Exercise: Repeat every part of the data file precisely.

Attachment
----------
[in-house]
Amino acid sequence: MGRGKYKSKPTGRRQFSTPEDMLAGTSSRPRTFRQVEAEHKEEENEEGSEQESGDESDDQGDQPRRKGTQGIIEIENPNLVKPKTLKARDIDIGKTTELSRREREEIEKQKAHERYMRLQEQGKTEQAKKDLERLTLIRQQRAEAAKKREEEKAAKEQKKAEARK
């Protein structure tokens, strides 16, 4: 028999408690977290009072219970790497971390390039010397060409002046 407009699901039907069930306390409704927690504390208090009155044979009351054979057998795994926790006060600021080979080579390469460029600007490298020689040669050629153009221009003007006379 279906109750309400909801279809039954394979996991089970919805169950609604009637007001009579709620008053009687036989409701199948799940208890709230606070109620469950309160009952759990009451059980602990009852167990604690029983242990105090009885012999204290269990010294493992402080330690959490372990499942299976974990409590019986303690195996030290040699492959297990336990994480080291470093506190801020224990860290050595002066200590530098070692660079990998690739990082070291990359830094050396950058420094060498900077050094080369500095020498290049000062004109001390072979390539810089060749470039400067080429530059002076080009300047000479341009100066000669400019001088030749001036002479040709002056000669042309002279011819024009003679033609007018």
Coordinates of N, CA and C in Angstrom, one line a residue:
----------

[in-house]
Amino acid sequence: MGRGKYKSKPTGRRQFSTPEDMLAGTSSRPRTFRQVEAEHKEEENEEGSEQESGDESDDQGDQPRRKGTQGIIEIENPNLVKPKTLKARDIDIGKTTELSRREREEIEKQKAHERYMRLQEQGKTEQAKKDLERLTLIRQQRAEAAKKREEEKAAKEQKKAEARK
């Protein structure tokens, strides 16, 4: 028999408690977290009072219970790497971390390039010397060409002046 407009699901039907069930306390409704927690504390208090009155044979009351054979057998795994926790006060600021080979080579390469460029600007490298020689040669050629153009221009003007006379 279906109750309400909801279809039954394979996991089970919805169950609604009637007001009579709620008053009687036989409701199948799940208890709230606070109620469950309160009952759990009451059980602990009852167990604690029983242990105090009885012999204290269990010294493992402080330690959490372990499942299976974990409590019986303690195996030290040699492959297990336990994480080291470093506190801020224990860290050595002066200590530098070692660079990998690739990082070291990359830094050396950058420094060498900077050094080369500095020498290049000062004109001390072979390539810089060749470039400067080429530059002076080009300047000479341009100066000669400019001088030749001036002479040709002056000669042309002279011819024009003679033609007018």
Coordinates of N, CA and C in Angstrom, one line a residue: